Recently, Chris Miles and Sarah Aronowitz, the organizers of CSAAW, planned and carried out a 36-hr science hackathon -- the first ever held at U of M. A science hackathon is different than a typical hackathon that you may be familiar with, like MHacks. Instead of trying to develop computer software or hardware, the goal is to produce publishable science in a short period of time. The event was modeled after and inspired by a similar event held at the Santa Fe Institute (SFI)  (See article here).  A group of seven CSAAW members; each hailing from a different UM Department (EECS, Physics, UMSI, Philosophy, Dance and Math) left the event with a working outline and partial draft of a paper in which they used Machine Learning techniques to infer similarities between different settlements in Bronze Age Greece based upon the chemical composition of found artifacts. While the paper is not yet complete, all participants plan to continue their work remotely with the goal of submitting their work eventually to either a peer-reviewed journal or arXiv. The participants stated in follow-up that they would like to participate again. CSAAW plans to run another hackathon in the Spring given this positive feedback. In the next iteration of the event, CSAAW hopes to include more members and include post-docs and faculty with the goal of submitting a journal article by the end of the event. CSAAW believes that events like this could potentially be a tool to generate new collaborations at CSCS and across campus.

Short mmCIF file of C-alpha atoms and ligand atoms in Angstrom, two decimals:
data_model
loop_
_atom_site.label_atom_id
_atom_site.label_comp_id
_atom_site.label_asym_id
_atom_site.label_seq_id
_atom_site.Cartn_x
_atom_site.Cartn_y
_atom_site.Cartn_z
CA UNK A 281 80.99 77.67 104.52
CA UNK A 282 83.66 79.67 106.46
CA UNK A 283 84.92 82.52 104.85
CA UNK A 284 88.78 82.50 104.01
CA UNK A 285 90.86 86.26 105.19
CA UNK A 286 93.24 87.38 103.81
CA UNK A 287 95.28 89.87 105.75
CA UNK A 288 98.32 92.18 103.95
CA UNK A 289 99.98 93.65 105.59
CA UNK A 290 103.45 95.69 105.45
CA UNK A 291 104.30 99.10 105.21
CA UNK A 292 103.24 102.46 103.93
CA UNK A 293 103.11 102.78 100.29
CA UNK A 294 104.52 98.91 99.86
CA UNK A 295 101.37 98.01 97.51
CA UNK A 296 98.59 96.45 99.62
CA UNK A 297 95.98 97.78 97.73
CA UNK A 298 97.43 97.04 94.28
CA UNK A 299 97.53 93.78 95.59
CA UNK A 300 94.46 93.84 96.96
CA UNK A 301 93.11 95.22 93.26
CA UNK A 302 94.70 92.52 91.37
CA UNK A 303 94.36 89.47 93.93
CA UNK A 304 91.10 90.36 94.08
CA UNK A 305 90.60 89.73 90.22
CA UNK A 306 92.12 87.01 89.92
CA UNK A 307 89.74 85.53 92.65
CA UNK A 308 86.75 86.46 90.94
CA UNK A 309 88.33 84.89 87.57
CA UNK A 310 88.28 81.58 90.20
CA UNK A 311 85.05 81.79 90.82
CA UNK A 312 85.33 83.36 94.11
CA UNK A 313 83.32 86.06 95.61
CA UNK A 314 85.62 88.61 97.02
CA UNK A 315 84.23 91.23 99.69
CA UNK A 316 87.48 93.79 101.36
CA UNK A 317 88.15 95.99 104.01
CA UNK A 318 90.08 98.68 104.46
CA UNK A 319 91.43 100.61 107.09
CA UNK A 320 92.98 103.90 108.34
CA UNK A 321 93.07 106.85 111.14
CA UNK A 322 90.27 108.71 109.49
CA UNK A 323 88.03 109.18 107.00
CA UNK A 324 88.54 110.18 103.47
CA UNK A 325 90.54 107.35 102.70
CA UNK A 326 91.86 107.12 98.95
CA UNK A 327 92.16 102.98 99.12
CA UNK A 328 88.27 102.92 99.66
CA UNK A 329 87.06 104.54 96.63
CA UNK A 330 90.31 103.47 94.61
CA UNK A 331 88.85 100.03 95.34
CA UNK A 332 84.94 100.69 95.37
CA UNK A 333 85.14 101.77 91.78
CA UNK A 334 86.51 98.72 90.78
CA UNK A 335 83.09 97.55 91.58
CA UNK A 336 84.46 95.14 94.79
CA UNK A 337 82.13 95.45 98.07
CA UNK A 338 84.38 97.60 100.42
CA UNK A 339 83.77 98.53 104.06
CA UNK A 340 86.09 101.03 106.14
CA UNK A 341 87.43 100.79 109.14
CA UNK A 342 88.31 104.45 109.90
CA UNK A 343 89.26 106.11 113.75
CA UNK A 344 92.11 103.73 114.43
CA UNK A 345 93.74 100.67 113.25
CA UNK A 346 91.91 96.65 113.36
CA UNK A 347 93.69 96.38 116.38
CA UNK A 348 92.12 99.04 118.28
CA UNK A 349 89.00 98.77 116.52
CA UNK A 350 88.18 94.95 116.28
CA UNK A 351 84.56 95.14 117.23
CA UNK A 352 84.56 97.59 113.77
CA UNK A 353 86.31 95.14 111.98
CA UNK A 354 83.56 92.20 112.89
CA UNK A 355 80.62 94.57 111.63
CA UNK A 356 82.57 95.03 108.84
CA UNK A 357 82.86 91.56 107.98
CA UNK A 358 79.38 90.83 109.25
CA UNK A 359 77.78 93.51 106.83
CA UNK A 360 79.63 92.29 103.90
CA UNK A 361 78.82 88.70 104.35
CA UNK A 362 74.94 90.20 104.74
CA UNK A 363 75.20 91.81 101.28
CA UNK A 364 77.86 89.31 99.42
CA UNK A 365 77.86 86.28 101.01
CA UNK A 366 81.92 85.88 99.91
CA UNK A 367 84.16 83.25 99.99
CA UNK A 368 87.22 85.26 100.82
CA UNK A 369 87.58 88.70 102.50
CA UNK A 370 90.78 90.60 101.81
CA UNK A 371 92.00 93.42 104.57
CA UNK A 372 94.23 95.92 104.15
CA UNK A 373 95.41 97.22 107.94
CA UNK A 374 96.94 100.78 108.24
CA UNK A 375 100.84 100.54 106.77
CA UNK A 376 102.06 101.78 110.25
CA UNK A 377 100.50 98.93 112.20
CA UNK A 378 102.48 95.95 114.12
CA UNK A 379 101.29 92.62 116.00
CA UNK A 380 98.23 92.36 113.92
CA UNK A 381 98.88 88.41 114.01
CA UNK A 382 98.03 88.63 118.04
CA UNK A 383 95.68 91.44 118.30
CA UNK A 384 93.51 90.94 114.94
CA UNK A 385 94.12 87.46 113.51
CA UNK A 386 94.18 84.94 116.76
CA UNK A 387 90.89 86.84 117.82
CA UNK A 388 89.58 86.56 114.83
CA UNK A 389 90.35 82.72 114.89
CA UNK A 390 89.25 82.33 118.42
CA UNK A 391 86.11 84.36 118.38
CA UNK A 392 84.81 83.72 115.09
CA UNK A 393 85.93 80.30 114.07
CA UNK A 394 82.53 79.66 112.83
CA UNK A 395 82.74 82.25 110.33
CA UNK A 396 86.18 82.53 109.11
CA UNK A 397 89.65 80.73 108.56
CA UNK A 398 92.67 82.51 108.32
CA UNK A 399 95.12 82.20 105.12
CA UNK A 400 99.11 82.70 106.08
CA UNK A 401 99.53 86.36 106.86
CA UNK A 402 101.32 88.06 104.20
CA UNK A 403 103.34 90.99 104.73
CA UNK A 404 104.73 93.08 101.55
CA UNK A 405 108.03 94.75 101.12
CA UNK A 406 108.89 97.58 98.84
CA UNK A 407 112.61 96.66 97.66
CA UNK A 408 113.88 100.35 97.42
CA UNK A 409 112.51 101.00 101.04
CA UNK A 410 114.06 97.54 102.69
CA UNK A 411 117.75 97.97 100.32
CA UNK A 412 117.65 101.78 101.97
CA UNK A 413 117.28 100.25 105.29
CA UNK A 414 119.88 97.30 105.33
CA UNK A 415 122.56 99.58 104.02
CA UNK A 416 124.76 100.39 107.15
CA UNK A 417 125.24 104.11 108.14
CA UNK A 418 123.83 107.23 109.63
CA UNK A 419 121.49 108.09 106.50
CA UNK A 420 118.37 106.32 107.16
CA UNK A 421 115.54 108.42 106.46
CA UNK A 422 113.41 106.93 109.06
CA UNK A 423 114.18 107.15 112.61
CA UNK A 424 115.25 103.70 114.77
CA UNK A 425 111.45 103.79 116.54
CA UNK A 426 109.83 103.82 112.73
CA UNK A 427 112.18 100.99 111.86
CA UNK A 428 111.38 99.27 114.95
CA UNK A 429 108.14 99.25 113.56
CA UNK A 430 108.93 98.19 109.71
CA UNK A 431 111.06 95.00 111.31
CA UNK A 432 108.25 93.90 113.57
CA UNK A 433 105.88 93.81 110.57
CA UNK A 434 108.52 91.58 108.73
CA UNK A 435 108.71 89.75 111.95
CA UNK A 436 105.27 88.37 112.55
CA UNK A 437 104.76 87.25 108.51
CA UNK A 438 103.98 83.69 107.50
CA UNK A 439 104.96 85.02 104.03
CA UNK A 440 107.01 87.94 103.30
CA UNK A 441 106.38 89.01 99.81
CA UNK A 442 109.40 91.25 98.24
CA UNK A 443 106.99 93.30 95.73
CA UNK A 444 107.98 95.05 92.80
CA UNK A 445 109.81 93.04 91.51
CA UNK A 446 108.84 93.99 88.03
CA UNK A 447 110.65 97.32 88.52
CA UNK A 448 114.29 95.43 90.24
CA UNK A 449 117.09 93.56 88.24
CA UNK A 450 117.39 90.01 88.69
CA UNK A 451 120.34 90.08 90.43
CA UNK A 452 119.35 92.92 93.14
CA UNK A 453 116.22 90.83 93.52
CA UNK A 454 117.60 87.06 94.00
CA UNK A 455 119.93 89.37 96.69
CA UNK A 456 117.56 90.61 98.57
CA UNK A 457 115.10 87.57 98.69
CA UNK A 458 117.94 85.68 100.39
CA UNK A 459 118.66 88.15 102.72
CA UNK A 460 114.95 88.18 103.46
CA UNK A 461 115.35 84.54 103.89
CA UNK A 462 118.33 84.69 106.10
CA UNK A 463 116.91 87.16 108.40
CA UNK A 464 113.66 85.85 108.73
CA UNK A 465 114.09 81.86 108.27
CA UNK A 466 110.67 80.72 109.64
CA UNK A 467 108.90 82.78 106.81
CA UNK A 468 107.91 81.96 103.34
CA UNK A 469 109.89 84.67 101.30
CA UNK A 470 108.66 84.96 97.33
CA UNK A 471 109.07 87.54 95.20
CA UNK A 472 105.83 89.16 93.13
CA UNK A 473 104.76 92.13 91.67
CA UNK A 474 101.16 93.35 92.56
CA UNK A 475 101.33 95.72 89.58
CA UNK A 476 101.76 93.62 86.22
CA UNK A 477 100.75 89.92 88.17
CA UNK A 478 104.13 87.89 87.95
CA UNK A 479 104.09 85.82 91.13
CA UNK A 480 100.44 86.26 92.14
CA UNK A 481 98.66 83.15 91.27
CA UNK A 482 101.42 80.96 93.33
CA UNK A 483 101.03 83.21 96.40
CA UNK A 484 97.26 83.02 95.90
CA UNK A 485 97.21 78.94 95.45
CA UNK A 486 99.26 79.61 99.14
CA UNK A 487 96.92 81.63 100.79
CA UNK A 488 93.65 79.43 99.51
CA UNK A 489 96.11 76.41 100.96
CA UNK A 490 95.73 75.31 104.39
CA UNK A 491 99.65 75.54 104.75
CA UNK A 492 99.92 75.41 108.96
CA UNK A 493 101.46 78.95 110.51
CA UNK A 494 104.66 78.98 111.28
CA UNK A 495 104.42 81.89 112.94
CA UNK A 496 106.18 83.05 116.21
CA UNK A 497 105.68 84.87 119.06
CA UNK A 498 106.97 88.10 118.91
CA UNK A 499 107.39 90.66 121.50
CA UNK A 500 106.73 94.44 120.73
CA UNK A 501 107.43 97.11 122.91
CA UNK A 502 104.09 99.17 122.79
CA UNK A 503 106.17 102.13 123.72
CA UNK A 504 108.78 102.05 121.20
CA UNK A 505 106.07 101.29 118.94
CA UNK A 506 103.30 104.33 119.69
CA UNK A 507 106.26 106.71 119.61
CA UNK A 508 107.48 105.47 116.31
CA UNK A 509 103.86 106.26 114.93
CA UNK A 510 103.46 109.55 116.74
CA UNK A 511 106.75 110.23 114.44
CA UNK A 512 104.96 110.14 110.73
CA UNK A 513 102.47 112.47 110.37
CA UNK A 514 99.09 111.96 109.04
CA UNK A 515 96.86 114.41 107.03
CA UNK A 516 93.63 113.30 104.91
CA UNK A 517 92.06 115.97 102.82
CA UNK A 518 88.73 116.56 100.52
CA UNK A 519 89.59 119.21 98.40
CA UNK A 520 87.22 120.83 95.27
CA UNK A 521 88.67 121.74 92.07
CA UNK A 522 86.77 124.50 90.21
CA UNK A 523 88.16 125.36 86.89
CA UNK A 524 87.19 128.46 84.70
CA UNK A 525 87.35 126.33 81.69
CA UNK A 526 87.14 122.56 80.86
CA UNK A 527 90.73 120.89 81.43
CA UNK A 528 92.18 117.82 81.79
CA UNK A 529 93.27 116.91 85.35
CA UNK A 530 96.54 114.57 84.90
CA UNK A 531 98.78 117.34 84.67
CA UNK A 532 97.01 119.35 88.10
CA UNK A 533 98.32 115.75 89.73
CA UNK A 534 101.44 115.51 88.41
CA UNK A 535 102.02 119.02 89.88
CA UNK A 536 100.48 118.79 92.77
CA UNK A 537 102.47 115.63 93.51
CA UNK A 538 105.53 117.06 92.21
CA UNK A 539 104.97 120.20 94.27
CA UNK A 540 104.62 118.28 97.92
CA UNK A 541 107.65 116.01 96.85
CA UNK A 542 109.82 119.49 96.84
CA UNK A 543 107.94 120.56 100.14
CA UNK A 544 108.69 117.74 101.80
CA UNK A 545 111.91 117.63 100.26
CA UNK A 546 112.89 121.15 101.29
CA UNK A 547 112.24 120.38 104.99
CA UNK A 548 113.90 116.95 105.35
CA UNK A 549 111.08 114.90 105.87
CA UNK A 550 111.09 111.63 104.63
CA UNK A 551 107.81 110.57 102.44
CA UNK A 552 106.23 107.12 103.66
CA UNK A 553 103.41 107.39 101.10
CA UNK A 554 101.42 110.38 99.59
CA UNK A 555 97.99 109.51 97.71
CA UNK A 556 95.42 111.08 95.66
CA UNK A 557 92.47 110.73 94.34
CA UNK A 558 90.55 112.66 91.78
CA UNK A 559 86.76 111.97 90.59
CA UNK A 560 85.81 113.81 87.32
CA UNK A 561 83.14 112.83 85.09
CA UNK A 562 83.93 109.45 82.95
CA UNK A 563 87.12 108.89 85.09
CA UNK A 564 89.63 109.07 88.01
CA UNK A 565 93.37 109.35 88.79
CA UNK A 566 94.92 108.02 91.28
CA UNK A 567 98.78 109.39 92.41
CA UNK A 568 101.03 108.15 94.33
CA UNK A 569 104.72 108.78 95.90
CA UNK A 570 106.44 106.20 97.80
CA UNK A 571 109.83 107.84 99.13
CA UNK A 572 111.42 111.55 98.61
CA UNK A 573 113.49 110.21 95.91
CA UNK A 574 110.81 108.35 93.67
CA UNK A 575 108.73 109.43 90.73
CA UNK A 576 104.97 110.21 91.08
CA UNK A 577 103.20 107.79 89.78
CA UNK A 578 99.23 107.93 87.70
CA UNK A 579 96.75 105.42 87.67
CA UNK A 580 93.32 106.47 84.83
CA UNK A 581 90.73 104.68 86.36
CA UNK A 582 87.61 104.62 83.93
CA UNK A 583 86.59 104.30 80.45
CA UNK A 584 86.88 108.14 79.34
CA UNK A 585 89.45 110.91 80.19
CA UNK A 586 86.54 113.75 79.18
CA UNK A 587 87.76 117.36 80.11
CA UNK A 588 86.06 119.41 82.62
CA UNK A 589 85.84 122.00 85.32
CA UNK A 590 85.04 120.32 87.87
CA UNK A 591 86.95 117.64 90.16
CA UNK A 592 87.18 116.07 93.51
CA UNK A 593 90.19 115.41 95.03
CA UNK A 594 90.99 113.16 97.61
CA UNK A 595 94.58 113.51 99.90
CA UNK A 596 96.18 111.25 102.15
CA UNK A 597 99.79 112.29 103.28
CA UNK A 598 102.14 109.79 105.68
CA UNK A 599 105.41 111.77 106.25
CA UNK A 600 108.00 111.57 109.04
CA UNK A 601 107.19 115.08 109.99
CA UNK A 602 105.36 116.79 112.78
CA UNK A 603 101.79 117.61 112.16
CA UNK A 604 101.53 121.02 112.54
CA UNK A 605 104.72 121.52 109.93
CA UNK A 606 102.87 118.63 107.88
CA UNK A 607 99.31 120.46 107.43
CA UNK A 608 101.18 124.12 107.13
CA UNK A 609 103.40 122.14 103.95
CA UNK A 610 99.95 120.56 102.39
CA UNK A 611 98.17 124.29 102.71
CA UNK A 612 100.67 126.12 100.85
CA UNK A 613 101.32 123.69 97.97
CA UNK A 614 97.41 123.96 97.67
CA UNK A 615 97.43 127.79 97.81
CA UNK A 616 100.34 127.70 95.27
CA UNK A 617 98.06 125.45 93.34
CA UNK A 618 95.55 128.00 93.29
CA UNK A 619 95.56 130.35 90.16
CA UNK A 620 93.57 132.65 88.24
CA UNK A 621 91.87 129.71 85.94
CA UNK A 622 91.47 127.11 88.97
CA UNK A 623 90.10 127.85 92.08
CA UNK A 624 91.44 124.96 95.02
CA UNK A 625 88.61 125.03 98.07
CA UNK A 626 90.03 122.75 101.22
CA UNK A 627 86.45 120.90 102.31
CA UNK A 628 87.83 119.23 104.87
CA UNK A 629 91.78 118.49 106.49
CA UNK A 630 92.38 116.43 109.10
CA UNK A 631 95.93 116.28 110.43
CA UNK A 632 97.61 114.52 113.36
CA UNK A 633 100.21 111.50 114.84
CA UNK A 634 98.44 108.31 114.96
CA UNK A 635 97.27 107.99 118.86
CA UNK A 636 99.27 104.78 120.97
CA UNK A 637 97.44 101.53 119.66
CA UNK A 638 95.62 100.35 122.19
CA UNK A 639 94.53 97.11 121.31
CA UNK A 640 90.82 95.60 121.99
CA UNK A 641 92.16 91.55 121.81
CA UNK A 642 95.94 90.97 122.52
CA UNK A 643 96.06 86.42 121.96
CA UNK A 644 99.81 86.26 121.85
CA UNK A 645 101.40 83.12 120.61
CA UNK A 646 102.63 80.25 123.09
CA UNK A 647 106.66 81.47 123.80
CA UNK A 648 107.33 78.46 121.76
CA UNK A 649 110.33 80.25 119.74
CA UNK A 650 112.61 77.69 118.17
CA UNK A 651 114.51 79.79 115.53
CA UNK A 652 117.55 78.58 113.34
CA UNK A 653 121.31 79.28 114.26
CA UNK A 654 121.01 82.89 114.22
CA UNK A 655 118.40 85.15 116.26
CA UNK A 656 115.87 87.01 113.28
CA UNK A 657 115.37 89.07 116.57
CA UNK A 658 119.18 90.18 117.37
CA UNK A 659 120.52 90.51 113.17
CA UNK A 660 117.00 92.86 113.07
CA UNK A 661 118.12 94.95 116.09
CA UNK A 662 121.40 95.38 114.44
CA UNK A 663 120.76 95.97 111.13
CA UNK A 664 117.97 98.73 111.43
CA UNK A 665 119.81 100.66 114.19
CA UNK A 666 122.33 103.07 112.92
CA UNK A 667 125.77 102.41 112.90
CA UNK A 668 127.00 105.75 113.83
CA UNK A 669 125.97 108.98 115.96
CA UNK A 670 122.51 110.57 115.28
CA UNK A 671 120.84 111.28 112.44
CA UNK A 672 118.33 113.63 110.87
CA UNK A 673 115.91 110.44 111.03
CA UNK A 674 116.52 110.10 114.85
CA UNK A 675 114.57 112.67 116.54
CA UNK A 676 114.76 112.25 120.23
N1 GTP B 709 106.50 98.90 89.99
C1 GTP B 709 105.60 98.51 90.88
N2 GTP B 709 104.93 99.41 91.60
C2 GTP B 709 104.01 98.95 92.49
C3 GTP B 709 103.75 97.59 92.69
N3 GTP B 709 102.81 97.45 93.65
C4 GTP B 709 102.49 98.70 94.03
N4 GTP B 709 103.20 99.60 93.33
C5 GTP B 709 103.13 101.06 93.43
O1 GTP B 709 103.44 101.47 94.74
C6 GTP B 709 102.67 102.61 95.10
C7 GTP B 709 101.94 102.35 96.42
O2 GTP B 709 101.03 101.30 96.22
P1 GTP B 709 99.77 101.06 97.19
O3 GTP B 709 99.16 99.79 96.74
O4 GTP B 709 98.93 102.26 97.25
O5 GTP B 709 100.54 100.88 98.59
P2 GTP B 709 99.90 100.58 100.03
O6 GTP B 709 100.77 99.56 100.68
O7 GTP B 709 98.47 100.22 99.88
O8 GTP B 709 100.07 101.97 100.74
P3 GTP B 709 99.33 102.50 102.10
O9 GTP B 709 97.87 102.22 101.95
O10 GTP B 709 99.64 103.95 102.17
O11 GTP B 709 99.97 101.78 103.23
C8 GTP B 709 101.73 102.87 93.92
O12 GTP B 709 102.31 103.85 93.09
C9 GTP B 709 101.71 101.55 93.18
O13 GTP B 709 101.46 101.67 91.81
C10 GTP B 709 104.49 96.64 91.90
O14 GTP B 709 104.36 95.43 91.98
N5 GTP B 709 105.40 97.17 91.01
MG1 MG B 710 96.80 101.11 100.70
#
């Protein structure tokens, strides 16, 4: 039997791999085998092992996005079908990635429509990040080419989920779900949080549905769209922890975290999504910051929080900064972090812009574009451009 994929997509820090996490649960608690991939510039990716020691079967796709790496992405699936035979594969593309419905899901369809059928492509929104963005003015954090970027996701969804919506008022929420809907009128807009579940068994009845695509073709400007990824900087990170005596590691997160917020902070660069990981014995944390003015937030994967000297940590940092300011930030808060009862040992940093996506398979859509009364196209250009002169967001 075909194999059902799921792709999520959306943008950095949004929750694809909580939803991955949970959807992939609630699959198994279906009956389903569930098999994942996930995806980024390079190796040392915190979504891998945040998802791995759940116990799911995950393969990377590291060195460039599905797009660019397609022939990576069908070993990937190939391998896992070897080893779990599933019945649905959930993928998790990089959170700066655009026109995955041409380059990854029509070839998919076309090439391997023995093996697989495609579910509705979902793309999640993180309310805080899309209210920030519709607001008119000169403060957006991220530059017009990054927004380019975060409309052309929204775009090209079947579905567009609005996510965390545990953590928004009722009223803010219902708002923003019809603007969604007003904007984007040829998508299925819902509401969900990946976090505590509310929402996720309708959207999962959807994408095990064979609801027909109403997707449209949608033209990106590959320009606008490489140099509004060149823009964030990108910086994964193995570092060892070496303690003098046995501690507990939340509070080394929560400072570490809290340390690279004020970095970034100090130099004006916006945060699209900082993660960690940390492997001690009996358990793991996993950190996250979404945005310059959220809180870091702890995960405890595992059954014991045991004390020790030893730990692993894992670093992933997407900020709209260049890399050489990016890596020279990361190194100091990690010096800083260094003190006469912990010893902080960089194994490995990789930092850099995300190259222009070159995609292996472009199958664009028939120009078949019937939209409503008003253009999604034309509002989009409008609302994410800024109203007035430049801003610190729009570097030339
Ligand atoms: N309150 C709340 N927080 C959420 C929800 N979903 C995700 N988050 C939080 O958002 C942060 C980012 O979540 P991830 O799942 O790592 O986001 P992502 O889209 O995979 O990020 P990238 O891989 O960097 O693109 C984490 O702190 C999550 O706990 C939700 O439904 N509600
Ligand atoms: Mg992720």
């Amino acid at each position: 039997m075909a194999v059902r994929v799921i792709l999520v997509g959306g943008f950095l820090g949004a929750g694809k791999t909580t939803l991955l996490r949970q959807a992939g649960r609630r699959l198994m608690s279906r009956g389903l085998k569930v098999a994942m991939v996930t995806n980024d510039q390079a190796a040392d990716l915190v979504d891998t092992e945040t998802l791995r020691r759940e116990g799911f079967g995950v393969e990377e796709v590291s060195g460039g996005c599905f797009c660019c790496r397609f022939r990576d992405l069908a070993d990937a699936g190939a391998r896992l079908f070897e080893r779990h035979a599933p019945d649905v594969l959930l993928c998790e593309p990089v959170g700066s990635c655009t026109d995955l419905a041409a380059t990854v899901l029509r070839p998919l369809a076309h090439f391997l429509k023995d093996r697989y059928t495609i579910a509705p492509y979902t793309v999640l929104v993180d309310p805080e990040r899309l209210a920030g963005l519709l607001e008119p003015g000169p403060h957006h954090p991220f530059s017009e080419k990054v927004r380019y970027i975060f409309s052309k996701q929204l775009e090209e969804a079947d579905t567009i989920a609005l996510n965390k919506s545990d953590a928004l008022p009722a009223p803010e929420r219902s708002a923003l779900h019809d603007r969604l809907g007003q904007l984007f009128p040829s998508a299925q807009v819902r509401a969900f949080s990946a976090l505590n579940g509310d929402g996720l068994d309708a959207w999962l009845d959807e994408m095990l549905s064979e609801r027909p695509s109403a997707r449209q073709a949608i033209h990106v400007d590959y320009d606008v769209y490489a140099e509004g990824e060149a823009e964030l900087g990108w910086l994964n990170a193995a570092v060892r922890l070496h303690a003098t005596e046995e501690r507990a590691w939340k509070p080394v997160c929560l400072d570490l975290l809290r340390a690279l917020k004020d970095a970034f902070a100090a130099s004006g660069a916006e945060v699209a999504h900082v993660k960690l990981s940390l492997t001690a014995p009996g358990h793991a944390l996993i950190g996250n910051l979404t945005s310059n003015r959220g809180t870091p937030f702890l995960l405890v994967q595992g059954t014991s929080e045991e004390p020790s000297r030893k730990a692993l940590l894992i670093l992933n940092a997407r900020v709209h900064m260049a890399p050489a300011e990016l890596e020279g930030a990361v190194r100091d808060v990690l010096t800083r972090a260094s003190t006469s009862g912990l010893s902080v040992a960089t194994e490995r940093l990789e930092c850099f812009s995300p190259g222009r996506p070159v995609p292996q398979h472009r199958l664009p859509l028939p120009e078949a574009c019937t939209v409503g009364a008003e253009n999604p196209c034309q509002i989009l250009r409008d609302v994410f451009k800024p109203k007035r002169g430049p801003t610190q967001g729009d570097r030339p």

Members of the group were:

  • Aniket Anand Deshmukh (EECS)
  • Efren Cruz Cortes (EECS)
  • Patty Solorzano (Dance)
  • Sara Aronowitz (Philosophy)
  • Raymundo Navarrete (Math)
  • Linfeng Li (Information)
  • Chris Miles (Physics)